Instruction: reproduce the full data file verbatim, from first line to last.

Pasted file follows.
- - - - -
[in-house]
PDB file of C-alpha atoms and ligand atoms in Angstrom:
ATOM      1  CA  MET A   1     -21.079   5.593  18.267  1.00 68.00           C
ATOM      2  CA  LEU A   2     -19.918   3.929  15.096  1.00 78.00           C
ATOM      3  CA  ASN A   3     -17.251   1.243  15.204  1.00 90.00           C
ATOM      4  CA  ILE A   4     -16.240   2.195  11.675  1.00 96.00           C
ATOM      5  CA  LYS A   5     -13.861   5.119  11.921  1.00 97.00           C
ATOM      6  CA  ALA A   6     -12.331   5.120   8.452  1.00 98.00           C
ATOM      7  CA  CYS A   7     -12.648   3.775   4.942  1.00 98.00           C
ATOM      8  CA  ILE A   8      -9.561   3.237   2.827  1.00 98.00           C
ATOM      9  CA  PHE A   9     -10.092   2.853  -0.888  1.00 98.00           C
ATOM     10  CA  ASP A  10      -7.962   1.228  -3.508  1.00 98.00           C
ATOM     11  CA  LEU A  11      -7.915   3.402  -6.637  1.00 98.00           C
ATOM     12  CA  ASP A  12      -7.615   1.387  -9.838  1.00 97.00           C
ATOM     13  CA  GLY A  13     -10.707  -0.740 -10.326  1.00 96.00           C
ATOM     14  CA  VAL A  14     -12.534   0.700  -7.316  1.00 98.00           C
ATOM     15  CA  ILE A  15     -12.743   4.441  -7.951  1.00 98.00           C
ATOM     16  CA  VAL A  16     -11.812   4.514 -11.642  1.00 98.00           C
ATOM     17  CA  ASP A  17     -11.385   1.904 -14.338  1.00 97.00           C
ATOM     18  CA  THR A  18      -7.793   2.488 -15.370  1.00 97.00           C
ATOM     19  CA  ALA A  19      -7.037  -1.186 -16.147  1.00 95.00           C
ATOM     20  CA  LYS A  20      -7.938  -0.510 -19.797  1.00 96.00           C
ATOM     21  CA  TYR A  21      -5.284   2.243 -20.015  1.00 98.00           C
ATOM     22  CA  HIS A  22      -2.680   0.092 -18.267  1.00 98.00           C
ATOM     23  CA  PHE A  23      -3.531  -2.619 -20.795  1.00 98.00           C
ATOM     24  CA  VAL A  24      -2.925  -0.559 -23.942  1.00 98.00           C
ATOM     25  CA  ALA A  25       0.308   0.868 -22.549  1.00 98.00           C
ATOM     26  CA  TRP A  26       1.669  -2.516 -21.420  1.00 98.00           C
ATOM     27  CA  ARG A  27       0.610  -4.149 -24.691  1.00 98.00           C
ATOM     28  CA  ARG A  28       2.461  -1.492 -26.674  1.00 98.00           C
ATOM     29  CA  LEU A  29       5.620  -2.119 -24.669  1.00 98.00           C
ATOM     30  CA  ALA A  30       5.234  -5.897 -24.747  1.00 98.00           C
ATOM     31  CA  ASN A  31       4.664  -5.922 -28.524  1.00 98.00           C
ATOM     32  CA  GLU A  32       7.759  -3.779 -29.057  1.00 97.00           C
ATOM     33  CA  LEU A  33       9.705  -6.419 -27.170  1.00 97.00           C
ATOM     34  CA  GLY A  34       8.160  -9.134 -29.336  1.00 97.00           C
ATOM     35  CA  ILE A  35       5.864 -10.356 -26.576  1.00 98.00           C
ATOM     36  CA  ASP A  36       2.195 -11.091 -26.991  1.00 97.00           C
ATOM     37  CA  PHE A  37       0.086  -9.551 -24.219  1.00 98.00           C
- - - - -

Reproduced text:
[in-house]
PDB file of C-alpha atoms and ligand atoms in Angstrom:
ATOM      1  CA  MET A   1     -21.079   5.593  18.267  1.00 68.00           C
ATOM      2  CA  LEU A   2     -19.918   3.929  15.096  1.00 78.00           C
ATOM      3  CA  ASN A   3     -17.251   1.243  15.204  1.00 90.00           C
ATOM      4  CA  ILE A   4     -16.240   2.195  11.675  1.00 96.00           C
ATOM      5  CA  LYS A   5     -13.861   5.119  11.921  1.00 97.00           C
ATOM      6  CA  ALA A   6     -12.331   5.120   8.452  1.00 98.00           C
ATOM      7  CA  CYS A   7     -12.648   3.775   4.942  1.00 98.00           C
ATOM      8  CA  ILE A   8      -9.561   3.237   2.827  1.00 98.00           C
ATOM      9  CA  PHE A   9     -10.092   2.853  -0.888  1.00 98.00           C
ATOM     10  CA  ASP A  10      -7.962   1.228  -3.508  1.00 98.00           C
ATOM     11  CA  LEU A  11      -7.915   3.402  -6.637  1.00 98.00           C
ATOM     12  CA  ASP A  12      -7.615   1.387  -9.838  1.00 97.00           C
ATOM     13  CA  GLY A  13     -10.707  -0.740 -10.326  1.00 96.00           C
ATOM     14  CA  VAL A  14     -12.534   0.700  -7.316  1.00 98.00           C
ATOM     15  CA  ILE A  15     -12.743   4.441  -7.951  1.00 98.00           C
ATOM     16  CA  VAL A  16     -11.812   4.514 -11.642  1.00 98.00           C
ATOM     17  CA  ASP A  17     -11.385   1.904 -14.338  1.00 97.00           C
ATOM     18  CA  THR A  18      -7.793   2.488 -15.370  1.00 97.00           C
ATOM     19  CA  ALA A  19      -7.037  -1.186 -16.147  1.00 95.00           C
ATOM     20  CA  LYS A  20      -7.938  -0.510 -19.797  1.00 96.00           C
ATOM     21  CA  TYR A  21      -5.284   2.243 -20.015  1.00 98.00           C
ATOM     22  CA  HIS A  22      -2.680   0.092 -18.267  1.00 98.00           C
ATOM     23  CA  PHE A  23      -3.531  -2.619 -20.795  1.00 98.00           C
ATOM     24  CA  VAL A  24      -2.925  -0.559 -23.942  1.00 98.00           C
ATOM     25  CA  ALA A  25       0.308   0.868 -22.549  1.00 98.00           C
ATOM     26  CA  TRP A  26       1.669  -2.516 -21.420  1.00 98.00           C
ATOM     27  CA  ARG A  27       0.610  -4.149 -24.691  1.00 98.00           C
ATOM     28  CA  ARG A  28       2.461  -1.492 -26.674  1.00 98.00           C
ATOM     29  CA  LEU A  29       5.620  -2.119 -24.669  1.00 98.00           C
ATOM     30  CA  ALA A  30       5.234  -5.897 -24.747  1.00 98.00           C
ATOM     31  CA  ASN A  31       4.664  -5.922 -28.524  1.00 98.00           C
ATOM     32  CA  GLU A  32       7.759  -3.779 -29.057  1.00 97.00           C
ATOM     33  CA  LEU A  33       9.705  -6.419 -27.170  1.00 97.00           C
ATOM     34  CA  GLY A  34       8.160  -9.134 -29.336  1.00 97.00           C
ATOM     35  CA  ILE A  35       5.864 -10.356 -26.576  1.00 98.00           C
ATOM     36  CA  ASP A  36       2.195 -11.091 -26.991  1.00 97.00           C
ATOM     37  CA  PHE A  37       0.086  -9.551 -24.219  1.00 98.00           C